$data.PageTitle

Blackridge Strategy, a political consulting firm embroiled in several controversies, now finds itself facing questions about whether it was playing both sides of the same issue.

Last year Blackridge was hired by the Middlesex-London Health Unit (MLHU) to do advocacy work supporting a supervised drug consumption program in London.

According to invoices obtained by CTV News through the Freedom of Information Act, the MLHU paid $6,325.63 to Blackridge for advocacy and communications work with the provincial government.

So Dr. Chris Mackie, medical officer of health with the MLHU, was surprised to hear Blackridge connected with efforts to pull funding for the supervised drug consumption site at 446 York Street.

“It was a big surprise to hear people involved with Blackridge that were working on the other side of the issue at 446 York.”

During question period at Queen’s Park on Tuesday, London North Centre MPP Terence Kernaghan brought up the issue.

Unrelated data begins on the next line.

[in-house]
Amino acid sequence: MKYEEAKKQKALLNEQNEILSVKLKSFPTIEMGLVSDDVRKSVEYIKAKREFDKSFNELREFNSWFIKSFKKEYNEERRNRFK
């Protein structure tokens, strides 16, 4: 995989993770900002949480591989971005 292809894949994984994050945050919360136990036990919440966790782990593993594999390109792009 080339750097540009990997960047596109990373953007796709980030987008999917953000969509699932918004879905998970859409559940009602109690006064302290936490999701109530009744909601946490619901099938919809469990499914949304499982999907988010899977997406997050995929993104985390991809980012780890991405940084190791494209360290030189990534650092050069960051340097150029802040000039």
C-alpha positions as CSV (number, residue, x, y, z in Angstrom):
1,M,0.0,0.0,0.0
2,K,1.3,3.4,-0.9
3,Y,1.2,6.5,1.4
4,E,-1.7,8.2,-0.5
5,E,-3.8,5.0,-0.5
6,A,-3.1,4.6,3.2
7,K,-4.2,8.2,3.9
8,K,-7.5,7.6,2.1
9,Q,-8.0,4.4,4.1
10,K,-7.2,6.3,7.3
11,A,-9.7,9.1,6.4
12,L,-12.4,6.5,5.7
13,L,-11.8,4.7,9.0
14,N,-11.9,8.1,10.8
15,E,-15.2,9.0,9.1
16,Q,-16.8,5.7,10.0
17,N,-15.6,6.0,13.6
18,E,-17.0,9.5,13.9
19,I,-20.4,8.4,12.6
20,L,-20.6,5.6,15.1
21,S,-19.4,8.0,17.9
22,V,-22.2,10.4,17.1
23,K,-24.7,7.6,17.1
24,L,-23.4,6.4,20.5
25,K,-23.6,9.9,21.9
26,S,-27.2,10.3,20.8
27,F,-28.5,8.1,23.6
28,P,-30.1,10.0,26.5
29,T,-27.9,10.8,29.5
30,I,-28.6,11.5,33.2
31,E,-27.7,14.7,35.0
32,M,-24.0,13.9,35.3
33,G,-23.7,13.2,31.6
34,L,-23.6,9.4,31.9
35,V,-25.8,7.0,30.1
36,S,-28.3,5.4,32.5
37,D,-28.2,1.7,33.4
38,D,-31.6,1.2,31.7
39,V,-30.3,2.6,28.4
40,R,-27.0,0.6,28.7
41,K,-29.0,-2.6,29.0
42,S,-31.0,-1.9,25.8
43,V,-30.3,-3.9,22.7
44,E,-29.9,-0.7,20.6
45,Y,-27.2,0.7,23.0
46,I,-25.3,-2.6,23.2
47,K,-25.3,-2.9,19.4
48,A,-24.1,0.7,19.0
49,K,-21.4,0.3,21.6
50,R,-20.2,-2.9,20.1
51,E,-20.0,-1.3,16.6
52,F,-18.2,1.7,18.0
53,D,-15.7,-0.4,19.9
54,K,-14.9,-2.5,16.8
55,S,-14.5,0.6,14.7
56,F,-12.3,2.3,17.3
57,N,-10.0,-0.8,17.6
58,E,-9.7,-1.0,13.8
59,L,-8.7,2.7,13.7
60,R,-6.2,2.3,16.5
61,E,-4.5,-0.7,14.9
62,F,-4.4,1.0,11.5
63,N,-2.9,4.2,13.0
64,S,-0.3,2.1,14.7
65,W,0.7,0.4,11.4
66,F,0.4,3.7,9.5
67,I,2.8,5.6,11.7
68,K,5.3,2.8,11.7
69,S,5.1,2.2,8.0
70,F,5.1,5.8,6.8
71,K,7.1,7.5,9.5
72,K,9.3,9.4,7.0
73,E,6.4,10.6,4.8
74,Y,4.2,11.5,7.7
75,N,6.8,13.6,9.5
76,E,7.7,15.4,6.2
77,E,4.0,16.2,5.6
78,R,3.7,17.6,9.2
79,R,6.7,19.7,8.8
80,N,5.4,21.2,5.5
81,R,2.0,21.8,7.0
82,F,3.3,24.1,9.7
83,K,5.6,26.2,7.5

“There are deep connections between Blackridge Strategy and the premier’s own office staff. Lobbyists pushed to get the York Street site cancelled and sure enough that’s what happened.”

The appearance that Blackridge represented both sides of the same contentious issue is just the latest question facing co-owners Amir Farahi and Jake Skinner.

On Tuesday they put out a news release defending a pair of websites attacking Councillor Maureen Cassidy and former councillor Virginia Ridley during last year’s municipal election.

Efforts to reach Farahi and Skinner on Thursday to ask about the ethics of representing both sides in the supervised drug consumption site issue were unsuccessful.

The MLHU hired Blackridge months before the websites directed at Cassidy and Ridley were created.